'Stark' difference in rail service in Wales and Scotland
- 9 December 2013
- From the section Wales
Train services in Wales are lagging behind others in the UK and could be improved by devolving responsibility, says a report.
The study for the Campaign for Better Transport shows services are used less and have lower passenger satisfaction.
The Welsh government said it cannot comment on research it has not seen.
It comes as details of a £24m upgrade in rail stations at Rhyl, Aberystwyth, Pontypridd, Port Talbot Parkway and Ystrad Mynach was revealed.
Stephen Joseph, the chief executive of the transport charity said the devolved Scottish rail service faired better than the one in Wales which is managed by Whitehall.
"There is definitely room for improvement and a case for the Welsh government to make the case for much more control over the Welsh railway... and managing it much more itself," he told BBC Radio Wales.
Earlier this year it emerged the Department for Transport has been in discussion with the Welsh government to assess the feasibility of devolving responsibilities for the rail franchise held until 2018 by Arriva Trains Wales.
The report for the Campaign for Better Transport said in Wales, "rail has not established itself as a leading mode of travel", adding that along with the north east and the east of England the nation had the "greatest opportunities to improve rail services".
The research compares regional rail performance across investment, growth and passenger satisfaction.
Meanwhile, more details of investment in the five Welsh rail stations, including £17m from the European Regional Development Fund (ERDF), have been revealed by Transport Minister Edwina Hart.
The money will be used to improve customer facilities, access, capacity and park and ride spaces.
The report found networks in London, the north west and the west Midlands performed better while Wales, the north east and the east of England were at the other end of the scale.
Consultants Credo looked at areas like how many people used services, their quality, and how accessible they were.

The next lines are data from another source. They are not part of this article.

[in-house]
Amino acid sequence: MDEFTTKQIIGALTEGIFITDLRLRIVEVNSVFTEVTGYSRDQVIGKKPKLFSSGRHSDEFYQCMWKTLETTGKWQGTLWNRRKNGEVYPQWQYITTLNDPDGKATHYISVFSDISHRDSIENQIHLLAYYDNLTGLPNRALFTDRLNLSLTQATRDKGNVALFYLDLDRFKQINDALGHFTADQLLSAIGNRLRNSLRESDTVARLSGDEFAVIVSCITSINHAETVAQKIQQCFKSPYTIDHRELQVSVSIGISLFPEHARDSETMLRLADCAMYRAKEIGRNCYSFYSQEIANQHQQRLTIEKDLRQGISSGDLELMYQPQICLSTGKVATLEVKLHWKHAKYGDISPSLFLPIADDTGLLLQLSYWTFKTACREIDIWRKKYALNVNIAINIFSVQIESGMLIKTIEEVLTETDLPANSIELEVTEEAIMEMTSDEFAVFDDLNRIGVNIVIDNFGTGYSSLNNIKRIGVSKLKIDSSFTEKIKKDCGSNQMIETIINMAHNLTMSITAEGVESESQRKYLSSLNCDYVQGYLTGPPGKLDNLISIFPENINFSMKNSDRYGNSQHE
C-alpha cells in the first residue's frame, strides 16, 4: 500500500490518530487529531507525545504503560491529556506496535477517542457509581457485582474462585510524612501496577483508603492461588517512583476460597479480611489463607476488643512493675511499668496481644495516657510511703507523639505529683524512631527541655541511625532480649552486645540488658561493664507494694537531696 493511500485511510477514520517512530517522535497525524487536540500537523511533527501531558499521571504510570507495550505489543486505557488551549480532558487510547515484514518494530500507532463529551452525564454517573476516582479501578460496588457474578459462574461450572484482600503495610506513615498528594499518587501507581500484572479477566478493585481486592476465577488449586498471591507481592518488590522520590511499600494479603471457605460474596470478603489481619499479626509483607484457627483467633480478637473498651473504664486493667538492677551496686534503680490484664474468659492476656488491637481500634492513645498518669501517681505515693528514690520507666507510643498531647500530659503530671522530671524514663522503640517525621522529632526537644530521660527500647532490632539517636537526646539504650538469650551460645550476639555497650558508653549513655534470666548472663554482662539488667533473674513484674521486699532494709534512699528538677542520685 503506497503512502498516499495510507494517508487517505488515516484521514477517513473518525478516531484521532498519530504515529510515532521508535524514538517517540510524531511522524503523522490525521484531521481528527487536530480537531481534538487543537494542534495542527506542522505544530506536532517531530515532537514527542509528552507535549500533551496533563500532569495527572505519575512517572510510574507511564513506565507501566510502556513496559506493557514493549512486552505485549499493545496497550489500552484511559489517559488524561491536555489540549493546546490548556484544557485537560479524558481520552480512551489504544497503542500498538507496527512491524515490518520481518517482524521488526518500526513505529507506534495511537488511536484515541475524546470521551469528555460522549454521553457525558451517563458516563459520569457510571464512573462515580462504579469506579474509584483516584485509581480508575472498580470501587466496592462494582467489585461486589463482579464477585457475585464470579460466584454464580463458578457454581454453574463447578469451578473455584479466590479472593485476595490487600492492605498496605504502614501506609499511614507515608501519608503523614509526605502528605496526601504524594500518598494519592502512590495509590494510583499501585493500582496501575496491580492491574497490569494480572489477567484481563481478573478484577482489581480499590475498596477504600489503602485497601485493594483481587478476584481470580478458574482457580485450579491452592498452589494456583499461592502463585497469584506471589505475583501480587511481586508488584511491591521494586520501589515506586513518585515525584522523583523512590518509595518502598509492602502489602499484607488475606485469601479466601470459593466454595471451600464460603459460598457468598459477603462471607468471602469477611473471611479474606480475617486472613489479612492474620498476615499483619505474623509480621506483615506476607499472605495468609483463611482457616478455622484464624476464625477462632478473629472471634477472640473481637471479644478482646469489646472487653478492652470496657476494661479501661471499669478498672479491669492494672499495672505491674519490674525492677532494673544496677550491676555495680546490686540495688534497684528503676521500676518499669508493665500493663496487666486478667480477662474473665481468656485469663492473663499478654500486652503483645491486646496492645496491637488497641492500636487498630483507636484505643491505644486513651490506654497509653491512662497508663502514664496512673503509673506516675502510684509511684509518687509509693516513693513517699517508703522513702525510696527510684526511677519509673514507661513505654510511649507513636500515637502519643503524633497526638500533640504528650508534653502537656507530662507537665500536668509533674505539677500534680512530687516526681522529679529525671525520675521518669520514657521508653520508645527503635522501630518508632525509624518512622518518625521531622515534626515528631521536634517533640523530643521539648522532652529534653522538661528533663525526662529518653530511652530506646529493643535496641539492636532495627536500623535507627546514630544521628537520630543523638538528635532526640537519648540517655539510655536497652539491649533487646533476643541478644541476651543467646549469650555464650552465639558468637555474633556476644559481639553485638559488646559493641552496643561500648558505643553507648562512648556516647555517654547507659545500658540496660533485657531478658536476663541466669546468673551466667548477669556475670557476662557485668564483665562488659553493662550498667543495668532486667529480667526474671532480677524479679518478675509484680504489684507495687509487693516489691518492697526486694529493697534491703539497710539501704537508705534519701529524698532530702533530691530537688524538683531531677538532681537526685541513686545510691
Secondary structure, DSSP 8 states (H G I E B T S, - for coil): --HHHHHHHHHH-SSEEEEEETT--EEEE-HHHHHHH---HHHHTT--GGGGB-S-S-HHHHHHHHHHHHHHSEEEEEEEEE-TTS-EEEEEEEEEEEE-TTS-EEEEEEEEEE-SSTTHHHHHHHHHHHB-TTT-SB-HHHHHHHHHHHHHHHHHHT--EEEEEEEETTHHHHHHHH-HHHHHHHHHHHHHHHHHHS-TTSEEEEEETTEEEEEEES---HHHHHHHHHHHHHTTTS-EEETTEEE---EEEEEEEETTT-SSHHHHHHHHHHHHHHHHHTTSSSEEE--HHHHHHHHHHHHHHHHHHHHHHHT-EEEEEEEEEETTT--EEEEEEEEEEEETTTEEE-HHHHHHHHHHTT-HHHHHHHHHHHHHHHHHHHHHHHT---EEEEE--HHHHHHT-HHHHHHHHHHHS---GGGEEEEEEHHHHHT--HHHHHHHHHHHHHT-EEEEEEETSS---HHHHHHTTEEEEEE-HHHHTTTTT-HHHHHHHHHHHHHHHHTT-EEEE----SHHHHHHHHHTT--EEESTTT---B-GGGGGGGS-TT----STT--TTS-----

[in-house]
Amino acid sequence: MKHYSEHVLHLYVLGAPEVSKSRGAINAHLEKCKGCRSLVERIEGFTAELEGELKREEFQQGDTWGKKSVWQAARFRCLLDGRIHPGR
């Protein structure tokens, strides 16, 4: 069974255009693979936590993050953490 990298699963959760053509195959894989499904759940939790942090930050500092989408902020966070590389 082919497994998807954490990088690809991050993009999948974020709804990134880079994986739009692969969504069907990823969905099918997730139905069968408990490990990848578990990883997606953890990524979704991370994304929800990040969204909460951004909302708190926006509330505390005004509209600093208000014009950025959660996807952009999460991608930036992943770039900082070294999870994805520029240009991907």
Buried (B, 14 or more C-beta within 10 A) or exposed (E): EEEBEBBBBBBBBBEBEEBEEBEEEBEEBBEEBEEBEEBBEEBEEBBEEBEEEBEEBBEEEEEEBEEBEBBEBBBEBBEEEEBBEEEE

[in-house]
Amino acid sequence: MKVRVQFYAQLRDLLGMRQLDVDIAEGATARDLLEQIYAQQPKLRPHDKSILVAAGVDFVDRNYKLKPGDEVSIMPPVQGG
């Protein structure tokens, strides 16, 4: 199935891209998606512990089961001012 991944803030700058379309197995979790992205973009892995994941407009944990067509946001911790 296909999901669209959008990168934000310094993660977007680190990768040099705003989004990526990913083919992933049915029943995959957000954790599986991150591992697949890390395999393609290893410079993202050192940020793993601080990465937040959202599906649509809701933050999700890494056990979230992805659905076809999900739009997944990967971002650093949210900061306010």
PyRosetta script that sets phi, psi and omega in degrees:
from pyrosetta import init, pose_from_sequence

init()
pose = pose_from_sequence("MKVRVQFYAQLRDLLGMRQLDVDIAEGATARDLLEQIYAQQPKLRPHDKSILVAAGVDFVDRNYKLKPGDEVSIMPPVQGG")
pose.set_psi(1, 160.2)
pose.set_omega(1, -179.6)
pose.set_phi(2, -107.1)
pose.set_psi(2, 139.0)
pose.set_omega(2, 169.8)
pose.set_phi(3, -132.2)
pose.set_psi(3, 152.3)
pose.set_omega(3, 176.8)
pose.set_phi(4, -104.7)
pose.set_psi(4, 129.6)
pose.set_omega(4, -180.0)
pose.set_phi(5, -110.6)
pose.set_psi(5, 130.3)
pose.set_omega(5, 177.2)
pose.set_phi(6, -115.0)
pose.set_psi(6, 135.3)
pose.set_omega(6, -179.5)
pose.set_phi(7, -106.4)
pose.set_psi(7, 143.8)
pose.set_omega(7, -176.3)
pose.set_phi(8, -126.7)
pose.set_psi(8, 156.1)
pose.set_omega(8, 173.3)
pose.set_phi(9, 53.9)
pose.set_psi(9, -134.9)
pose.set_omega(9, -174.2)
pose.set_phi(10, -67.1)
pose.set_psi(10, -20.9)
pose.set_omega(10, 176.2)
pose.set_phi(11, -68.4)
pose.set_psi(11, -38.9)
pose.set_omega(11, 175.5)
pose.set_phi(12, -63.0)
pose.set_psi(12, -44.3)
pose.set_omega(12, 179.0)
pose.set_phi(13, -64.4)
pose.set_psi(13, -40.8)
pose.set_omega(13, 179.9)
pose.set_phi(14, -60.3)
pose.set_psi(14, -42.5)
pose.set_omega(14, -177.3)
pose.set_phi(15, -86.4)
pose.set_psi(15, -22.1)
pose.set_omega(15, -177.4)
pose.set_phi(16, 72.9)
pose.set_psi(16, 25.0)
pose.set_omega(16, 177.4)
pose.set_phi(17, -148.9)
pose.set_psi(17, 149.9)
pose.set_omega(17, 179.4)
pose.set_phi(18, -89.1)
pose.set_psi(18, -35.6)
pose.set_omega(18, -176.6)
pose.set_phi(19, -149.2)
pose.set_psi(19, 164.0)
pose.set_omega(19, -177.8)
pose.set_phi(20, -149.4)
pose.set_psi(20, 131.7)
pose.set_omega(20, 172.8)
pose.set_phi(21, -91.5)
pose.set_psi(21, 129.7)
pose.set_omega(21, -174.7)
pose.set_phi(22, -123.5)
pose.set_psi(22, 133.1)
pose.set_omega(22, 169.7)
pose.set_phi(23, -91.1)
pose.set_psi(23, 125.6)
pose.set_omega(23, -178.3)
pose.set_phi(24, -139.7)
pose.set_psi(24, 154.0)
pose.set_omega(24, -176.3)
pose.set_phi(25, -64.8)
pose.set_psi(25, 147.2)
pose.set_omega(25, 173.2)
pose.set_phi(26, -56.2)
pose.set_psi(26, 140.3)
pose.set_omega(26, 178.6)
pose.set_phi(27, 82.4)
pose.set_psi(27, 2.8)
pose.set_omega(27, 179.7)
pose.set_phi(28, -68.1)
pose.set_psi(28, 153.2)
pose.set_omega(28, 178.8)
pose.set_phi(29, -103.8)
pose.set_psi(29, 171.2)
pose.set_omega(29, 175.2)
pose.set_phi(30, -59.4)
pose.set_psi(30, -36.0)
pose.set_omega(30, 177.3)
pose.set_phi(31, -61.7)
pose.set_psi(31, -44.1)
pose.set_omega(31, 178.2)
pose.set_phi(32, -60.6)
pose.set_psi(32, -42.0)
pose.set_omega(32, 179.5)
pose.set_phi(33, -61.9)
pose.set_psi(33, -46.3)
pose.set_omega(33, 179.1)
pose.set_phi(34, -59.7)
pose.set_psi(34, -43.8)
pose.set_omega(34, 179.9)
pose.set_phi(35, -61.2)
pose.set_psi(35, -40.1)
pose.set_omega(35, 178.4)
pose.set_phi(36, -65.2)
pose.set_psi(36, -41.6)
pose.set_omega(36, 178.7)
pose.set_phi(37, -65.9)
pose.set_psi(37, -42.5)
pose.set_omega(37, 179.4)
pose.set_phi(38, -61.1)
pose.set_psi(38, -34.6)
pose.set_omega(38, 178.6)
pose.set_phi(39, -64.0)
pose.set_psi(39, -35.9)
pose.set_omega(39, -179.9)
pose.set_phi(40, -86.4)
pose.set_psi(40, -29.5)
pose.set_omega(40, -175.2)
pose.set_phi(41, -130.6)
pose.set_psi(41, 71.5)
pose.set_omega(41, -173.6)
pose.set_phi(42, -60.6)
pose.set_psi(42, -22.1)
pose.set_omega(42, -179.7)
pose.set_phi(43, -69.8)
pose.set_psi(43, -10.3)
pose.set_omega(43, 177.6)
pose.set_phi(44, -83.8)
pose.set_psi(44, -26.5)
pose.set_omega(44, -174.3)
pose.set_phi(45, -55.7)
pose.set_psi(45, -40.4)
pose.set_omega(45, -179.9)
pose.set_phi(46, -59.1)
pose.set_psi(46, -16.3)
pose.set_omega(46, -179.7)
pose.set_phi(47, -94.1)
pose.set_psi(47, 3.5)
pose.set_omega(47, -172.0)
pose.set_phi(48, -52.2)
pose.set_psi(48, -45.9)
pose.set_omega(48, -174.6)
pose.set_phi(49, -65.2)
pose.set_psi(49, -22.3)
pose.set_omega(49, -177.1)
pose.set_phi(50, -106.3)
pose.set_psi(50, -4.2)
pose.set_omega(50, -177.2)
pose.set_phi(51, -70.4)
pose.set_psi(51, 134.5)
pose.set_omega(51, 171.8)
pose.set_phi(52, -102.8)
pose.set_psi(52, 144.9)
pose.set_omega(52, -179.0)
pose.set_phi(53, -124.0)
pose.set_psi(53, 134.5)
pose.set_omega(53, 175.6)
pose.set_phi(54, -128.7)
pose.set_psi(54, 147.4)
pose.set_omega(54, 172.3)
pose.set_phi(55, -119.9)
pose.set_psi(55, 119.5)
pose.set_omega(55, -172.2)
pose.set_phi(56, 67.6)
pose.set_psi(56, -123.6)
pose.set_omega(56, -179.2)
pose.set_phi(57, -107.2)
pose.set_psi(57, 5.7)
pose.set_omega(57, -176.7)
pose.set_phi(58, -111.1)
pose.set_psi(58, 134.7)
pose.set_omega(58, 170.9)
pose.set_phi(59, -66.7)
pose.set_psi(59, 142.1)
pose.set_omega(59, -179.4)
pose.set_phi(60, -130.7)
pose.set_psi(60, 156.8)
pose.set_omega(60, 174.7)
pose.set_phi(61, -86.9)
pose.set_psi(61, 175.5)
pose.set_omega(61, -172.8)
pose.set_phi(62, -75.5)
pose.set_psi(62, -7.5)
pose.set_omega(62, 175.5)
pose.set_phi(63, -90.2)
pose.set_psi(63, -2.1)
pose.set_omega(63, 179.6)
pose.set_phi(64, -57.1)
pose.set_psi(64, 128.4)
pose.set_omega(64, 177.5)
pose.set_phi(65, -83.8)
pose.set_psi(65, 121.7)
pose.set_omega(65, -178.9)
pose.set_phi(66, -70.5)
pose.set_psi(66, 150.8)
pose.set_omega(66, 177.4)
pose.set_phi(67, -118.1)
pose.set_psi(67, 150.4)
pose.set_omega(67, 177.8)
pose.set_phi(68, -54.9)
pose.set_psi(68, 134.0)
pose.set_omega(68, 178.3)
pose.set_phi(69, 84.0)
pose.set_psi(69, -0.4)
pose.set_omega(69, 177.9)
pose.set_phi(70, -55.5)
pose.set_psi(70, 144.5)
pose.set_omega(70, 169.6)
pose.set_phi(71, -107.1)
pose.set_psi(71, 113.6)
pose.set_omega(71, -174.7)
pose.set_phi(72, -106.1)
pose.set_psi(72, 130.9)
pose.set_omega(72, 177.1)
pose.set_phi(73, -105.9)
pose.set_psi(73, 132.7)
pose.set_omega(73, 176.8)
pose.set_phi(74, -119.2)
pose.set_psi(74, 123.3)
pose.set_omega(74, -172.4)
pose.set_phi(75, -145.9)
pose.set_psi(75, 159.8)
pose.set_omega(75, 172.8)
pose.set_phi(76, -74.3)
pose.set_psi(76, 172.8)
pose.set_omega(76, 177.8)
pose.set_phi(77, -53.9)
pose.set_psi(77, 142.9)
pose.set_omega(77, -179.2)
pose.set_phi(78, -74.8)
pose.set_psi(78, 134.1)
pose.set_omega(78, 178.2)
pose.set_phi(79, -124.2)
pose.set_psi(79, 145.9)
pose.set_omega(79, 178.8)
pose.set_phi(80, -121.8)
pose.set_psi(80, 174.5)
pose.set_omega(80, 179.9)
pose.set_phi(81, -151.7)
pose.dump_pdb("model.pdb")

Credo director Matt Lovering said: "The comparison between Scotland and Wales is stark, with devolved management of services in Scotland delivering significantly better results than the equivalent in Wales."
A spokesperson for the Rail Delivery Group, which speaks for the industry, said: "While there is always room for improvement, rail passengers are travelling on services that are unrecognisably better when compared to 15 years ago.
"Passenger satisfaction is at a near record high with 500 million more journeys each year being rated 'good' or 'satisfactory' according to the independent passenger watchdog."
Speaking in Port Talbot about the investment there and at four other Welsh stations, Mrs Hart said:
"I think when you see the station you can understand what refurbishment it needs, better disabled access and better parking," said Mrs Hart.
"It's a station that is used quite a lot by people from west Wales who come down to Port Talbot Parkway and then get on the train and get on with their business," said the transport minister Edwina Hart.
She said extra park and ride spaces were an important part of the strategy to reduce reliance on the car for people to get to work or go shopping.
The Welsh government is contributing £5.1m with £700,000 from Network Rail, and £400,000 from Arriva Trains Wales.
Neath Port Talbot council is paying £500,000 towards the Port Talbot Parkway scheme with steel for the project donated by Tata.